TPM on the Vault

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The Trusted Platform Module (TPM) is a dedicated, secure microcontroller used for cryptographic operations. A TPM is used to generate, store, and manage cryptographic keys. TPM is a standard defined by ISO/IEC 11889.TPM technology is becoming more popular as a mechanism to guarantee device integrity. As an example, Windows 11 requires a TPM 2.0 in order to install the OS. A key feature of TPM is that it can be used to “measure” the boot process as it proceeds through various stages. Each stage is checked against key(s) signed by a known authority. This must be implemented in the BIOS, it does not occur simply by installing the module in the unit. Protectli currently has not implemented this feature, plans to implement Secure Boot in a future release of BIOS.  

TPM Hardware

The Protectli TPM is a small circuit board with a connector that uses the Infineon SLB 9660TT upgraded to TPM 2.0. The Protectli TPM is only compatible with the VP2410.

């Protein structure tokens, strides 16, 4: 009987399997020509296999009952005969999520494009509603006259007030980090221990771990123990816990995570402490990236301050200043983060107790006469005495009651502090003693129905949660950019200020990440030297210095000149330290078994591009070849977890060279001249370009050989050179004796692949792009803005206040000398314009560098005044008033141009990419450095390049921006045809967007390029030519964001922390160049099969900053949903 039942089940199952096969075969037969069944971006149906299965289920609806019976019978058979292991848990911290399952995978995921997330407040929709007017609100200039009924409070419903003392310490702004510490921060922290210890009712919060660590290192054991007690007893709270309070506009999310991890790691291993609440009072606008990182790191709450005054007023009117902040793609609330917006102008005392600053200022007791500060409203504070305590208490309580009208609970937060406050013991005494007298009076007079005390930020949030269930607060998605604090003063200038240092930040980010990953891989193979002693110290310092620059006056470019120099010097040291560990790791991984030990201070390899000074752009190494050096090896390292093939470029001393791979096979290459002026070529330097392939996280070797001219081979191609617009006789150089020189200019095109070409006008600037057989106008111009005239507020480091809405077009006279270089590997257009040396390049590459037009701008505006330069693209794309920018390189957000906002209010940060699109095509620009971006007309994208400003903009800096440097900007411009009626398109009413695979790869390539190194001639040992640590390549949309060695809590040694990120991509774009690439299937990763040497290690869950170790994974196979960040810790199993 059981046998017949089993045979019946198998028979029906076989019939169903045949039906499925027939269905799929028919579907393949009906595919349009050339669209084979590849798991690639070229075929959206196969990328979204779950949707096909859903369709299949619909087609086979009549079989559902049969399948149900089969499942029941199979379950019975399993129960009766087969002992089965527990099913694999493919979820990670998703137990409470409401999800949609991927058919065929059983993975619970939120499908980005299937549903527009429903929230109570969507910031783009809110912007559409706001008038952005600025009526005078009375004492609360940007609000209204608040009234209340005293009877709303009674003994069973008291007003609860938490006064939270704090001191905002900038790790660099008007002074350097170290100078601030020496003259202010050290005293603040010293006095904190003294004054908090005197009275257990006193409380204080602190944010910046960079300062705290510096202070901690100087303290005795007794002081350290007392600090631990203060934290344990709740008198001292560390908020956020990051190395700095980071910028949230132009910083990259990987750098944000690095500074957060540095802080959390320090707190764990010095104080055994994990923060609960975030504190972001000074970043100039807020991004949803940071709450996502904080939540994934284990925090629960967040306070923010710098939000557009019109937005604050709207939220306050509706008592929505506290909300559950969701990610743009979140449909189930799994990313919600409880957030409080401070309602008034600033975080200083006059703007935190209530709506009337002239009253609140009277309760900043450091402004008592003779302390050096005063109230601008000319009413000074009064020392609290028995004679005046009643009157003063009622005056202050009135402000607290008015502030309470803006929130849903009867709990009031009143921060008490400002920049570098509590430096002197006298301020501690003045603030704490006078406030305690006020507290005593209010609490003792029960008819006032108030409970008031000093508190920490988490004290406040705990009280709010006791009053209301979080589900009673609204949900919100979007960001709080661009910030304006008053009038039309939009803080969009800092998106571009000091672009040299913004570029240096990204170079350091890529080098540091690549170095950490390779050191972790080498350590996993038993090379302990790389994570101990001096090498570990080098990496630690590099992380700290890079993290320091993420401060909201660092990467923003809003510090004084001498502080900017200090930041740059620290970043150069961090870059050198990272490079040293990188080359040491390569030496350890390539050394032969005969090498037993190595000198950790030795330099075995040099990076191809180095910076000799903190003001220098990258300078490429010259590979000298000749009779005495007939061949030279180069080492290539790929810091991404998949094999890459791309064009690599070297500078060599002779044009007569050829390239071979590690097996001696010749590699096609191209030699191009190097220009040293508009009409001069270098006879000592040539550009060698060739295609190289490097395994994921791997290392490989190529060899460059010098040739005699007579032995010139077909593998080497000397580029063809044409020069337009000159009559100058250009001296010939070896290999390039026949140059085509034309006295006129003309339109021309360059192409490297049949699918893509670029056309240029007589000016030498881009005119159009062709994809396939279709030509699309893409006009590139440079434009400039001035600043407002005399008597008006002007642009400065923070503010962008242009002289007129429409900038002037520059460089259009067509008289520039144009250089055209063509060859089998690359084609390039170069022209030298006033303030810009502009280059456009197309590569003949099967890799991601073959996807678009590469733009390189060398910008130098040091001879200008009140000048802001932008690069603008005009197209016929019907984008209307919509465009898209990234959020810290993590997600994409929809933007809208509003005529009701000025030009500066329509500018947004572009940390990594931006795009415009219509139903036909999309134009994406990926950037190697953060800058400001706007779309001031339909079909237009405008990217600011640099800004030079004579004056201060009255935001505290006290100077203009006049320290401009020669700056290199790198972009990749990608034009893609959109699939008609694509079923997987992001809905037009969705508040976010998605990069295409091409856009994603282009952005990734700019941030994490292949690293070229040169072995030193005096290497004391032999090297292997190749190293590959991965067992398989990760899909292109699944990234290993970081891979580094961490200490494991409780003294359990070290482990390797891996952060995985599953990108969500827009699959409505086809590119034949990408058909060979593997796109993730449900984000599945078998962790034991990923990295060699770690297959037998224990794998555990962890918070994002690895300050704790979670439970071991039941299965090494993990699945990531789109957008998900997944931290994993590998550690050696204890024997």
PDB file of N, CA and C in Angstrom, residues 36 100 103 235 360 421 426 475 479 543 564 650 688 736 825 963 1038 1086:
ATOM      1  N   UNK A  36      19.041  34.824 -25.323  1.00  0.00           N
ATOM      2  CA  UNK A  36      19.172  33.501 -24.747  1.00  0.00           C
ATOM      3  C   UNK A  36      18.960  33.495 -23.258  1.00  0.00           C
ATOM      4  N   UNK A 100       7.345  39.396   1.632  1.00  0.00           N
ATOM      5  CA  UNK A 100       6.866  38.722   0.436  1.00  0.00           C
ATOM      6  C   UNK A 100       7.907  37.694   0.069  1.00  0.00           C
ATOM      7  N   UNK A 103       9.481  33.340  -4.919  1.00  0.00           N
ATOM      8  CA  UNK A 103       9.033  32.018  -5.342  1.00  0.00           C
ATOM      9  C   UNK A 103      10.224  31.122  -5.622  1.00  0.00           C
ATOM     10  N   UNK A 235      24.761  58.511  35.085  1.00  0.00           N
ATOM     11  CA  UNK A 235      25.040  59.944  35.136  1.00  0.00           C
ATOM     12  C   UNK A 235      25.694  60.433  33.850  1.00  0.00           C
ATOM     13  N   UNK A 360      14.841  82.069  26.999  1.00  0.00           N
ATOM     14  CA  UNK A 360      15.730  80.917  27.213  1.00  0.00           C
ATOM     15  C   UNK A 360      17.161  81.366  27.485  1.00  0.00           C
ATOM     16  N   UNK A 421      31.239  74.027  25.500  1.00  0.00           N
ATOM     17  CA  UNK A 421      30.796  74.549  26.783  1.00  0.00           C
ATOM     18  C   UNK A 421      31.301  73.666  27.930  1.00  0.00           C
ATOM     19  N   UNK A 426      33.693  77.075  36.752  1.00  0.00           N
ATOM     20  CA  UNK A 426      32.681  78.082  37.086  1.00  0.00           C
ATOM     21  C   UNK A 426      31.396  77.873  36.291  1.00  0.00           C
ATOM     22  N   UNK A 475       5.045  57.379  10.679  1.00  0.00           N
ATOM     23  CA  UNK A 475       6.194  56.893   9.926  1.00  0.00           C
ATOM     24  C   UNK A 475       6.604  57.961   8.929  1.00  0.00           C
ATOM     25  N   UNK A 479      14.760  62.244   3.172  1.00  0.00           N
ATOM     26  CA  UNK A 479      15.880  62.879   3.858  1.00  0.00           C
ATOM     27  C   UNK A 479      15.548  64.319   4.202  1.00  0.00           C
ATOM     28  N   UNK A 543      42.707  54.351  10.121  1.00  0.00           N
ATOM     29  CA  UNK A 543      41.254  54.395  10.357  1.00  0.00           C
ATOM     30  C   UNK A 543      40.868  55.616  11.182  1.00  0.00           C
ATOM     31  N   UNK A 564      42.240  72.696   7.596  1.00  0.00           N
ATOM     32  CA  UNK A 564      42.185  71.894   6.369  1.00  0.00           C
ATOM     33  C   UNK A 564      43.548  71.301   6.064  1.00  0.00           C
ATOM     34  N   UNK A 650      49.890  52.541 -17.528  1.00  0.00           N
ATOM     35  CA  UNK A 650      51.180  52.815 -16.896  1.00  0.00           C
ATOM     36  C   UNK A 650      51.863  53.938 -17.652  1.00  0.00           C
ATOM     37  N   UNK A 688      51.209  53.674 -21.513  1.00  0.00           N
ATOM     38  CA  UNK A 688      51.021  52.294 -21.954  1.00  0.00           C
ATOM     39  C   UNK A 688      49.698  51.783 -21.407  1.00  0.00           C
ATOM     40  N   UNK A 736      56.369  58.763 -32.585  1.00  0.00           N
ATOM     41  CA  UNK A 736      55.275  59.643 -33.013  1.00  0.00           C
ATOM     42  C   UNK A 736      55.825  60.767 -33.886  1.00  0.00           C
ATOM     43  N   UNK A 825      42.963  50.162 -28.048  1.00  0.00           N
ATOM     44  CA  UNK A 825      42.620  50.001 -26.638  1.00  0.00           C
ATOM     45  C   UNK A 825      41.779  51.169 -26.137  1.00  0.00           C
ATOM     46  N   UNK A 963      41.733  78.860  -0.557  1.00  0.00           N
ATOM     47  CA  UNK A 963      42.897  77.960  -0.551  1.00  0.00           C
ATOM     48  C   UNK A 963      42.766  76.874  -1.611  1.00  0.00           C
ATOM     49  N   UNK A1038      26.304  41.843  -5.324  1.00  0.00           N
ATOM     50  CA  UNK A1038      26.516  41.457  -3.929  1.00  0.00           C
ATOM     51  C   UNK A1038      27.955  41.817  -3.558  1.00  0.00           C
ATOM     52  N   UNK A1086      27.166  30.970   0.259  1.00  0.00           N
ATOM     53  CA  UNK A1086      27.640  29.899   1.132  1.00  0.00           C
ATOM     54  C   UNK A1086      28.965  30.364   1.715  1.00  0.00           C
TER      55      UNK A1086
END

The TPM has a keyed pin on the connector, so pin 4 of the TPM header must be clipped in order to insert the module onto the board.

When the TPM is ordered with the VP2410, it comes inserted on the board.

If the TPM is ordered separately, pin4 must be clipped.

In order to clip the pin with a standard dykes, the board must be removed from the chassis.




In order to use TPM with AMI BIOS,, it must be enabled in the BIOS.

When booting, press the DEL key to get to the BIOS and enable the following settings:

Advanced->Trusted Computing->Security Device Sup : [Enable]

Advanced->Trusted Computing->TPM Device : [Enable]  


Although Protectli has not implemented Secure Boot in BIOS, the TPM may be utilized if the OS supports it. As an example, Ubuntu 20.04 uses the  TMP2 tools package and there is an article on Disk Encryption at:  


This has been a quick introduction to the Protectli TPM.

As always, if you have any questions, feel free to contact support at        

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